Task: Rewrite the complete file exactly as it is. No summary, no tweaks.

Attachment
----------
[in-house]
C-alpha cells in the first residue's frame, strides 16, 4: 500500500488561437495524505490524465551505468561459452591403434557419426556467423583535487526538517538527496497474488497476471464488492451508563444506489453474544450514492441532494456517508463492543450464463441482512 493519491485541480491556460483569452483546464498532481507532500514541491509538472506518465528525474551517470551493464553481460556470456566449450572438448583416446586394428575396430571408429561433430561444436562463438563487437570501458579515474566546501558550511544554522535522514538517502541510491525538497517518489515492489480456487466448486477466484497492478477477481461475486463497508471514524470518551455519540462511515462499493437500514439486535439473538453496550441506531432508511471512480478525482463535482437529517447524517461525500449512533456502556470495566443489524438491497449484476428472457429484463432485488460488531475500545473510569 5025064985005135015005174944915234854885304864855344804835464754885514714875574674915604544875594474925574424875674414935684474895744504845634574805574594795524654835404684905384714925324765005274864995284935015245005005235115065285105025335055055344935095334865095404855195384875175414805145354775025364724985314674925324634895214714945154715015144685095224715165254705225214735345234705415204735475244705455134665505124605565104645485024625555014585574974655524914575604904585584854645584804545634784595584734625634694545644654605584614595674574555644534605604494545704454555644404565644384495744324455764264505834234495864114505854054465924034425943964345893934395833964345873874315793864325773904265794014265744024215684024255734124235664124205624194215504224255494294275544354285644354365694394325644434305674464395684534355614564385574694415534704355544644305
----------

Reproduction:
[in-house]
C-alpha cells in the first residue's frame, strides 16, 4: 500500500488561437495524505490524465551505468561459452591403434557419426556467423583535487526538517538527496497474488497476471464488492451508563444506489453474544450514492441532494456517508463492543450464463441482512 493519491485541480491556460483569452483546464498532481507532500514541491509538472506518465528525474551517470551493464553481460556470456566449450572438448583416446586394428575396430571408429561433430561444436562463438563487437570501458579515474566546501558550511544554522535522514538517502541510491525538497517518489515492489480456487466448486477466484497492478477477481461475486463497508471514524470518551455519540462511515462499493437500514439486535439473538453496550441506531432508511471512480478525482463535482437529517447524517461525500449512533456502556470495566443489524438491497449484476428472457429484463432485488460488531475500545473510569 5025064985005135015005174944915234854885304864855344804835464754885514714875574674915604544875594474925574424875674414935684474895744504845634574805574594795524654835404684905384714925324765005274864995284935015245005005235115065285105025335055055344935095334865095404855195384875175414805145354775025364724985314674925324634895214714945154715015144685095224715165254705225214735345234705415204735475244705455134665505124605565104645485024625555014585574974655524914575604904585584854645584804545634784595584734625634694545644654605584614595674574555644534605604494545704454555644404565644384495744324455764264505834234495864114505854054465924034425943964345893934395833964345873874315793864325773904265794014265744024215684024255734124235664124205624194215504224255494294275544354285644354365694394325644434305674464395684534355614564385574694415534704355544644305